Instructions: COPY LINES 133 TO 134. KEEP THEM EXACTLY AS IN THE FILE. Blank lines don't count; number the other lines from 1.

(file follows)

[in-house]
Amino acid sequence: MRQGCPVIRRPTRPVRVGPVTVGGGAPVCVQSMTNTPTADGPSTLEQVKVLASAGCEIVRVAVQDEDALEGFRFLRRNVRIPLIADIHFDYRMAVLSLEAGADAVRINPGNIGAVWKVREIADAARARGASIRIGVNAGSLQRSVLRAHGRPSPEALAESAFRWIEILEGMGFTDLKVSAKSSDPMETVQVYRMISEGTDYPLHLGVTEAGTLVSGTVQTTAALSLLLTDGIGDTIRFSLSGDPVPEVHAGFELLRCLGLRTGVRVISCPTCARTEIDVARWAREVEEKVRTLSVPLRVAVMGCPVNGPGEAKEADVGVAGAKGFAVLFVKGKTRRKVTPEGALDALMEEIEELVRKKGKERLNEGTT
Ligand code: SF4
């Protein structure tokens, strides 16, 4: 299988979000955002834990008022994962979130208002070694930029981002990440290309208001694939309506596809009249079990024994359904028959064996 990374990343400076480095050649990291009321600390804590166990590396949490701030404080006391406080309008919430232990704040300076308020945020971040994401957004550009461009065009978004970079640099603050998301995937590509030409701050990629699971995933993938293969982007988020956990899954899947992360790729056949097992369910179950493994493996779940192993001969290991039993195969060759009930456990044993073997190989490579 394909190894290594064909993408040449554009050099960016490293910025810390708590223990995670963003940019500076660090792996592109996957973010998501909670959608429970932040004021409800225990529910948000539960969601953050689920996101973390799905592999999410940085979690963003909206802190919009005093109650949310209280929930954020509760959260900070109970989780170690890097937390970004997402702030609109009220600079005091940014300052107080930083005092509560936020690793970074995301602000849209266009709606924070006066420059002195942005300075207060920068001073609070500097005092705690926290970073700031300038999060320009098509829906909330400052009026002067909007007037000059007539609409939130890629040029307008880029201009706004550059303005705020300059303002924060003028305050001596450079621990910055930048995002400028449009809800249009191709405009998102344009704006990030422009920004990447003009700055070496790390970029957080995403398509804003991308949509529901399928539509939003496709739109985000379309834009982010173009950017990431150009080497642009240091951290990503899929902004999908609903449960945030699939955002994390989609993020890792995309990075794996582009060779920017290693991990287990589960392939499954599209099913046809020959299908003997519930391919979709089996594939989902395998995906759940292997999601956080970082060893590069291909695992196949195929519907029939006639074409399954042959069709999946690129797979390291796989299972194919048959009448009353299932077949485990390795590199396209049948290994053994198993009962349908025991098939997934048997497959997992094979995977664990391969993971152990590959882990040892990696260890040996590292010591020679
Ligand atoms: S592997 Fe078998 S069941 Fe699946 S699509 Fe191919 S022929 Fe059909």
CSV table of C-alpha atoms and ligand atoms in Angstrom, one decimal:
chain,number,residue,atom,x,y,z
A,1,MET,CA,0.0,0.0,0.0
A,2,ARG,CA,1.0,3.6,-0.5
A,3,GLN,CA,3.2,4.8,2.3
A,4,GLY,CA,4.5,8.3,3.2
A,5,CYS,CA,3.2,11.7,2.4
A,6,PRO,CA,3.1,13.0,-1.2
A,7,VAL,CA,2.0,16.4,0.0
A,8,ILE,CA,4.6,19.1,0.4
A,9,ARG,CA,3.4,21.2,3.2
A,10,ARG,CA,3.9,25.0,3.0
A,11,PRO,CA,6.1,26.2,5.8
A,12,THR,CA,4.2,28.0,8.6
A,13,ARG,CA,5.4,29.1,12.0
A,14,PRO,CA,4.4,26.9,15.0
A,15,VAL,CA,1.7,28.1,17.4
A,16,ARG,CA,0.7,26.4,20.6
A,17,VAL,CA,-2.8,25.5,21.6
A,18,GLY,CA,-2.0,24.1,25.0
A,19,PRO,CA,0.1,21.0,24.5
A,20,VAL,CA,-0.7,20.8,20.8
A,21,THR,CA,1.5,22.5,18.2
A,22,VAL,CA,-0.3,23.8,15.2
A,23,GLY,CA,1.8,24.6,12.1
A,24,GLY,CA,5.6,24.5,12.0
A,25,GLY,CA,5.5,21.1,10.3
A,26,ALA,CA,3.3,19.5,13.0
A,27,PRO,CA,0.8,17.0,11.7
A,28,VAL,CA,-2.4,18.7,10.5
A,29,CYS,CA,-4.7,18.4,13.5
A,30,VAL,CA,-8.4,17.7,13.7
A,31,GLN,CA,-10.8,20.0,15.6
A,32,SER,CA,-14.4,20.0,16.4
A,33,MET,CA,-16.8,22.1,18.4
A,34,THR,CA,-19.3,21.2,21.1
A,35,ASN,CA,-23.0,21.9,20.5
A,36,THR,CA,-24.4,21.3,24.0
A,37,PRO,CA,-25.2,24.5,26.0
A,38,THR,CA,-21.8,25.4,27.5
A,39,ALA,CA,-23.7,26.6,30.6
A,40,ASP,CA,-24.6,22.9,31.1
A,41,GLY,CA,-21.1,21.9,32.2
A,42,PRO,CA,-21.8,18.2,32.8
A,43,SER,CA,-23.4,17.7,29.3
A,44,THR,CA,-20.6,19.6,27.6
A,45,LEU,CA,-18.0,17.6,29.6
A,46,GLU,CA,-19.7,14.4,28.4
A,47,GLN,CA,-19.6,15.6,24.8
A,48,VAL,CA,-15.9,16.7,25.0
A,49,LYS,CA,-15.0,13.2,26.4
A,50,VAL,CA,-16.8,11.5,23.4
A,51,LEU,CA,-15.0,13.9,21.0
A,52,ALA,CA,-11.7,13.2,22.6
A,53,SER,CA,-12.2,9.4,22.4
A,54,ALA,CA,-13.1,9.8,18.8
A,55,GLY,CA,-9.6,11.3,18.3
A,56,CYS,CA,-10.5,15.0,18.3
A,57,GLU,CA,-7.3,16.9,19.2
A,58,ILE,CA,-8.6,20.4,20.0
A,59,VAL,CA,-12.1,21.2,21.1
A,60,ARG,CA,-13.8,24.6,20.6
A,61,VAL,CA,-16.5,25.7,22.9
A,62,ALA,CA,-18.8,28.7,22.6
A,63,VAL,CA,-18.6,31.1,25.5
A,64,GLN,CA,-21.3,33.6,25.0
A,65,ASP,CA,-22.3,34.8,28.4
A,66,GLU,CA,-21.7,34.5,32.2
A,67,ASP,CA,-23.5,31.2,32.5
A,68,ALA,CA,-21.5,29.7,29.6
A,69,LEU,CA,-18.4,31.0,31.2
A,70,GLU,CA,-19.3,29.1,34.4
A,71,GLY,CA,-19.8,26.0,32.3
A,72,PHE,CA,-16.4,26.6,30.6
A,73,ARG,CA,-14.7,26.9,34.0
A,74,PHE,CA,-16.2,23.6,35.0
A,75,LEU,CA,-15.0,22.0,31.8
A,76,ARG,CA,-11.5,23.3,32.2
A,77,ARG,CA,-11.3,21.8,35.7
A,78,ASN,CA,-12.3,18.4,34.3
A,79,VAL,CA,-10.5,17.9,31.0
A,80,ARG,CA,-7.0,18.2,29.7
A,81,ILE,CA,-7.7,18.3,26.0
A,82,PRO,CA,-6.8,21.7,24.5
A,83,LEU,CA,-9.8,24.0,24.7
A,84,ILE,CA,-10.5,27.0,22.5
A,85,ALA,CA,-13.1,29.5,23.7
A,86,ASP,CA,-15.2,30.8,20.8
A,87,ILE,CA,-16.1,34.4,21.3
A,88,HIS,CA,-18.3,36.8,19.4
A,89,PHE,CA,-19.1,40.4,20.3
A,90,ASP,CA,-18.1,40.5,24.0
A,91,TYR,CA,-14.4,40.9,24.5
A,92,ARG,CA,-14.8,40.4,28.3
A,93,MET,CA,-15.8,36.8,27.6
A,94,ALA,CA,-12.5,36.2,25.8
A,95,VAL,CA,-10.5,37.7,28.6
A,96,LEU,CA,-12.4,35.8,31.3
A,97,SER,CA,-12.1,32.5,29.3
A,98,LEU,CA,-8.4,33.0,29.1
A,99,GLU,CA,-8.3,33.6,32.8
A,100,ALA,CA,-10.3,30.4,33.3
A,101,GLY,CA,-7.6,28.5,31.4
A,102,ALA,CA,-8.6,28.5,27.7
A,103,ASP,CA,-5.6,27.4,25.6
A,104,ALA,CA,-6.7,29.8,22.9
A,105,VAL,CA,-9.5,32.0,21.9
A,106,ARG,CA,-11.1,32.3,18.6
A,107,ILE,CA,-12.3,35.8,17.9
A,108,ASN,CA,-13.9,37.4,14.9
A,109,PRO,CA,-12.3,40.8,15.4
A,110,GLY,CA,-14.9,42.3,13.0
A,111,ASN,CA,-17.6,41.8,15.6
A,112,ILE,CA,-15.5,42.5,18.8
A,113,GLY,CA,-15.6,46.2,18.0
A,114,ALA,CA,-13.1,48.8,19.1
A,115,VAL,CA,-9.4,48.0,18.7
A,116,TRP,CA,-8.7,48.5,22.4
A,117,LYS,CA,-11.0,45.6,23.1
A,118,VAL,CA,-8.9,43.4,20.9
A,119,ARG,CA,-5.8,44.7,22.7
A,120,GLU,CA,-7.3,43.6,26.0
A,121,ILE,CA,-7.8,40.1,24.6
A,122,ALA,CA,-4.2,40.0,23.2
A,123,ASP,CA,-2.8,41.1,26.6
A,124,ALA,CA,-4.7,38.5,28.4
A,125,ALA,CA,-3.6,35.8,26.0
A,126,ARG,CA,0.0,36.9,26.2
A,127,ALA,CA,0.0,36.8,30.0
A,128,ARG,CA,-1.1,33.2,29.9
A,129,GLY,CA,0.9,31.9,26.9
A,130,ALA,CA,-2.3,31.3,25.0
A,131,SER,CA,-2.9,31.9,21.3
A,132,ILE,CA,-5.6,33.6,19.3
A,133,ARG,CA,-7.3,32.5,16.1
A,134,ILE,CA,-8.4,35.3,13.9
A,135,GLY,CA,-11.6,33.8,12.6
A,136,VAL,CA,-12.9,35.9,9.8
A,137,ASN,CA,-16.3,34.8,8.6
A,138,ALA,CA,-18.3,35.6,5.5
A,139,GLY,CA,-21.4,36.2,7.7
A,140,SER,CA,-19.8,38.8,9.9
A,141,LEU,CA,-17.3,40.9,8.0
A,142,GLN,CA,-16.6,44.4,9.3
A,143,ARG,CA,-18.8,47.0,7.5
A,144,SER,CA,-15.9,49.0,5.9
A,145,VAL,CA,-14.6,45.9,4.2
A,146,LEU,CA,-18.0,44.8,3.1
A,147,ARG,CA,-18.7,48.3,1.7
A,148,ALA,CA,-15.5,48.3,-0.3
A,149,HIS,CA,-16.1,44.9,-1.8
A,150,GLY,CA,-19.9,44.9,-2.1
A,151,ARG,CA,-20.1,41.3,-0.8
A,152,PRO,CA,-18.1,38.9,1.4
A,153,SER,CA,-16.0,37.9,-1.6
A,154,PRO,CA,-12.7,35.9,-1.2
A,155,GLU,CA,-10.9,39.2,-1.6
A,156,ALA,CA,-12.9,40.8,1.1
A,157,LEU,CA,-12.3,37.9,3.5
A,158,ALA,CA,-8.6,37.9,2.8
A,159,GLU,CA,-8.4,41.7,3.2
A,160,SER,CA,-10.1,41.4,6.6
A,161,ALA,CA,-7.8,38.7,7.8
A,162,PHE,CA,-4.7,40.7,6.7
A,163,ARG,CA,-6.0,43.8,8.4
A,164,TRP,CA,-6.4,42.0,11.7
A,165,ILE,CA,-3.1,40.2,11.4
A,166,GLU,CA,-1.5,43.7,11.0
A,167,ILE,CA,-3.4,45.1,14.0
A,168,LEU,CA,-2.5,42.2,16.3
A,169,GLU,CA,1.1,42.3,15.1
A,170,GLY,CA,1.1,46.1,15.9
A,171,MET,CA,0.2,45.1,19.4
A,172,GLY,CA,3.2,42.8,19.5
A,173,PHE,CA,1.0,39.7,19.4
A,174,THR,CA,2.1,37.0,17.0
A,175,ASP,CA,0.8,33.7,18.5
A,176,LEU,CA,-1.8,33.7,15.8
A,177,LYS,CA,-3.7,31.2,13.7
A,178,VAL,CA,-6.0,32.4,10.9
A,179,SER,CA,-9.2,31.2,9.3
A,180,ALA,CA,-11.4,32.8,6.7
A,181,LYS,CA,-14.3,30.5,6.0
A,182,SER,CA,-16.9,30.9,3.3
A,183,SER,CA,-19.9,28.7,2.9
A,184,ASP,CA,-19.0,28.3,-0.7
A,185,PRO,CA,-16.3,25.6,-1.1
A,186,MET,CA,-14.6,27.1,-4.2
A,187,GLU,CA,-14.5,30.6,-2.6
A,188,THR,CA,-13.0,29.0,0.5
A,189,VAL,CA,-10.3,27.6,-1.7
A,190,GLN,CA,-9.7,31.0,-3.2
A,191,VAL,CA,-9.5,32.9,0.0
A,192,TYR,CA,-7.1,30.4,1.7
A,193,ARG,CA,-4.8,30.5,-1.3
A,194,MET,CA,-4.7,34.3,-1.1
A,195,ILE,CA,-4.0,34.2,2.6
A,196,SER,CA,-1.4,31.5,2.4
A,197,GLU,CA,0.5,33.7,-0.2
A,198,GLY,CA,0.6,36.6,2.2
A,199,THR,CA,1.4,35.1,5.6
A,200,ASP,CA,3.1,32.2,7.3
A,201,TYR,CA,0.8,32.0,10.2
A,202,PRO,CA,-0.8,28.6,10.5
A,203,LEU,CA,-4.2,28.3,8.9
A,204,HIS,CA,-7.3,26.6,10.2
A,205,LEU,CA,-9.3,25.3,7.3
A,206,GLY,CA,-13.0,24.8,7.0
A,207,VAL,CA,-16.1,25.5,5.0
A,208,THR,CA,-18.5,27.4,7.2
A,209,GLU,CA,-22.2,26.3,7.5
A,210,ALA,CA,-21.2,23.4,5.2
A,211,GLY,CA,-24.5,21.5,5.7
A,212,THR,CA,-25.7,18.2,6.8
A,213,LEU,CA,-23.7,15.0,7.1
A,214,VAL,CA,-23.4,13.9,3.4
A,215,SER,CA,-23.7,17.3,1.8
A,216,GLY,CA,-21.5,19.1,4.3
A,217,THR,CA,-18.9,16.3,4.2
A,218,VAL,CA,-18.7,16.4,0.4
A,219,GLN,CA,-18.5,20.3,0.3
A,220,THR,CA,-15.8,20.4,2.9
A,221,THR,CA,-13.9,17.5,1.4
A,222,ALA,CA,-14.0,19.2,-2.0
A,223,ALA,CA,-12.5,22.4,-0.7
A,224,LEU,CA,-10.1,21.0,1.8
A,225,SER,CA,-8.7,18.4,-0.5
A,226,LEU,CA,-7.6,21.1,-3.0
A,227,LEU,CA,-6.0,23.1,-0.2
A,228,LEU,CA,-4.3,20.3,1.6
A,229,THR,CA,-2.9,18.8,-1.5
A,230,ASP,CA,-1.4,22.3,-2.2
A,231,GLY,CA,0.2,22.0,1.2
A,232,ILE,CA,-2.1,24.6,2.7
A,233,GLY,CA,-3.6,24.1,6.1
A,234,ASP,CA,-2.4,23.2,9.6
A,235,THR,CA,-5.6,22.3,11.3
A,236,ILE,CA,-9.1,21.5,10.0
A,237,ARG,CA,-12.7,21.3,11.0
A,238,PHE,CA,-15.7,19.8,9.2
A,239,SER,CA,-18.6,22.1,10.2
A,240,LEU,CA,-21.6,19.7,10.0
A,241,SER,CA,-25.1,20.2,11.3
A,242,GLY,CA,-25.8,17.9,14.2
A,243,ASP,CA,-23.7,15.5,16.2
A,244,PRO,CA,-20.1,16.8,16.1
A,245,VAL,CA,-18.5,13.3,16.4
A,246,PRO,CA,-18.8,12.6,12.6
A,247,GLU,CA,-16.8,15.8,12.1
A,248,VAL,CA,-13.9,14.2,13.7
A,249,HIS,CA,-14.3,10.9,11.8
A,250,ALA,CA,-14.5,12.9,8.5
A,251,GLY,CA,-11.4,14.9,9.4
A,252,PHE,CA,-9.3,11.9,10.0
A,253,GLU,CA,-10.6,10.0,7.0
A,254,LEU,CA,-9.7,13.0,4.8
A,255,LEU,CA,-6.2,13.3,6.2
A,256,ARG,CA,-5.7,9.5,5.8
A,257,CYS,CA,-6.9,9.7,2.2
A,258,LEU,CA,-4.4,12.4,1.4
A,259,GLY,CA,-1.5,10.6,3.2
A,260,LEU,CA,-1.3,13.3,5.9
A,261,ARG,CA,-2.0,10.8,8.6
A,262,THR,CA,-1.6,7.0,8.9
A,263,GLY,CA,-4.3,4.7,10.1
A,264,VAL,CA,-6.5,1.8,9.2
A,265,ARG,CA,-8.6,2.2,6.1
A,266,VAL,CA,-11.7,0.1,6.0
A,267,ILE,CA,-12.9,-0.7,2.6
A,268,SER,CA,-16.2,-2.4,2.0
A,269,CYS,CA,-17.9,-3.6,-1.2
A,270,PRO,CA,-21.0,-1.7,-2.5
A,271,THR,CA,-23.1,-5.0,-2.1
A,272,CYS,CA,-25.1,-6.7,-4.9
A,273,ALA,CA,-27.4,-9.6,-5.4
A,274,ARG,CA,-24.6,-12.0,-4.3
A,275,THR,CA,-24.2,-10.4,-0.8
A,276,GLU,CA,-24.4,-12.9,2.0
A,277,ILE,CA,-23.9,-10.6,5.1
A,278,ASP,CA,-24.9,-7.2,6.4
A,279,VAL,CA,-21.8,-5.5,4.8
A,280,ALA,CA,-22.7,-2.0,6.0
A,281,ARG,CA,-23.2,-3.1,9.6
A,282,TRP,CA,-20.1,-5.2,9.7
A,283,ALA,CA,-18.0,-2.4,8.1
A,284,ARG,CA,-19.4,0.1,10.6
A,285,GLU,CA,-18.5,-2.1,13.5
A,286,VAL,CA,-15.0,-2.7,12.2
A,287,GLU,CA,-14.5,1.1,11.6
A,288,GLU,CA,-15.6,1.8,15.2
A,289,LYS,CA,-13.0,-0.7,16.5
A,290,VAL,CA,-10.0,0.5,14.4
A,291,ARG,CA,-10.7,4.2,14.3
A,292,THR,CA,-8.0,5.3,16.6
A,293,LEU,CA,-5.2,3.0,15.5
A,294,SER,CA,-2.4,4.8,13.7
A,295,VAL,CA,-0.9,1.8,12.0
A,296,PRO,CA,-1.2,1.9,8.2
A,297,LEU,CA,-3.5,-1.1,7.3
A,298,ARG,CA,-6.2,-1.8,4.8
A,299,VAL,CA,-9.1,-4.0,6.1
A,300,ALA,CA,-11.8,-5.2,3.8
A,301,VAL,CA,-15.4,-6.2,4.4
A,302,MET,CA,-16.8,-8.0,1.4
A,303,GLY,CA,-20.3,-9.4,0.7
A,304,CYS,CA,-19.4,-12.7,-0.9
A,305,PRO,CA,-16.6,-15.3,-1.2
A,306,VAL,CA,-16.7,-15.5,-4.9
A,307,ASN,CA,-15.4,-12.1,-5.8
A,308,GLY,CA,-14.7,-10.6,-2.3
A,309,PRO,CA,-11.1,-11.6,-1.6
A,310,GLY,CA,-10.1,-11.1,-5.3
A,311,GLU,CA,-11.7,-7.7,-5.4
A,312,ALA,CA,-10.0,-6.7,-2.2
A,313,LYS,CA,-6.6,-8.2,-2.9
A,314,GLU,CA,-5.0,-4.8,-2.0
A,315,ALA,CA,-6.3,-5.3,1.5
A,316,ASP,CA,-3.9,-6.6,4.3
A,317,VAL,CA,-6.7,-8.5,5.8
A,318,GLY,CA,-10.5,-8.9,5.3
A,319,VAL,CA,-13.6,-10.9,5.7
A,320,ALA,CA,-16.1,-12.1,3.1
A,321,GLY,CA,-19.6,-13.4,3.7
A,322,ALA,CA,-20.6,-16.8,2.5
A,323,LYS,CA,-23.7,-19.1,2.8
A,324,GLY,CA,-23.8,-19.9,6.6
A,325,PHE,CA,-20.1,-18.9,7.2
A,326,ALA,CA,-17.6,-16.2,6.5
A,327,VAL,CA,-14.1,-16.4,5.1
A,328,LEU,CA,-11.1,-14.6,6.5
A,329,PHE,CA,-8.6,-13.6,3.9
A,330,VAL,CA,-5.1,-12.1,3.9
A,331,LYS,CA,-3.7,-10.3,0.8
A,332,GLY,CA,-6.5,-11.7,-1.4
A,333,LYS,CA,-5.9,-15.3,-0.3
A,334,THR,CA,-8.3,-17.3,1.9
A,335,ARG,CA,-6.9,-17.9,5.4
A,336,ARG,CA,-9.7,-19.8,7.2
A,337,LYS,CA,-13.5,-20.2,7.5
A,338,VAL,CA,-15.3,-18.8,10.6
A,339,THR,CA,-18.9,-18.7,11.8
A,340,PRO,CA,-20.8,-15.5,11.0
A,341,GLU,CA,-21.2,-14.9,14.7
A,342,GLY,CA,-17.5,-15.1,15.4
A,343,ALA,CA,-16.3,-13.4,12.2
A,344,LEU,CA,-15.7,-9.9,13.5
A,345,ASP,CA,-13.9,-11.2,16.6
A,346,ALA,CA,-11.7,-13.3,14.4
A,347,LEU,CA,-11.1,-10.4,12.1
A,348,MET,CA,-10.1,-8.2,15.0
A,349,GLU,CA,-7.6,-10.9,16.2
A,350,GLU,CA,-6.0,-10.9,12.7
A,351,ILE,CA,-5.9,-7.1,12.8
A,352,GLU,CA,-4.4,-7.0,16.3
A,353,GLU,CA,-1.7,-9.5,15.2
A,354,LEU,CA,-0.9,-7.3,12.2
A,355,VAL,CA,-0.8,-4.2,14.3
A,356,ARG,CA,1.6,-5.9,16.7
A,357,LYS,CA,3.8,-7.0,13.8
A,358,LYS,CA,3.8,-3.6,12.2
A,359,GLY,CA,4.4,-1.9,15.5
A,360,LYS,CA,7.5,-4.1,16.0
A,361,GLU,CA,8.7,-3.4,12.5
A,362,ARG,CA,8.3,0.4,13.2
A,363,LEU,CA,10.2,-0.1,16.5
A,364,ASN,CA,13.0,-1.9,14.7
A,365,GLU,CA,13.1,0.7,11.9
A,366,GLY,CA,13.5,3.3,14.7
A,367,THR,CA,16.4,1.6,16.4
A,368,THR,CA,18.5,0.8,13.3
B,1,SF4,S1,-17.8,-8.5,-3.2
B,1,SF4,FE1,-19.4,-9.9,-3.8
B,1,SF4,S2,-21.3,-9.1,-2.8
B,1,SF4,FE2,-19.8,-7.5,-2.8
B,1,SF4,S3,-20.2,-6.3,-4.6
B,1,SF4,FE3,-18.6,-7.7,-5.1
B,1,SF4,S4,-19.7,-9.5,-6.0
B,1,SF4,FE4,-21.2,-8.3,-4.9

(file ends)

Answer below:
A,126,ARG,CA,0.0,36.9,26.2
A,127,ALA,CA,0.0,36.8,30.0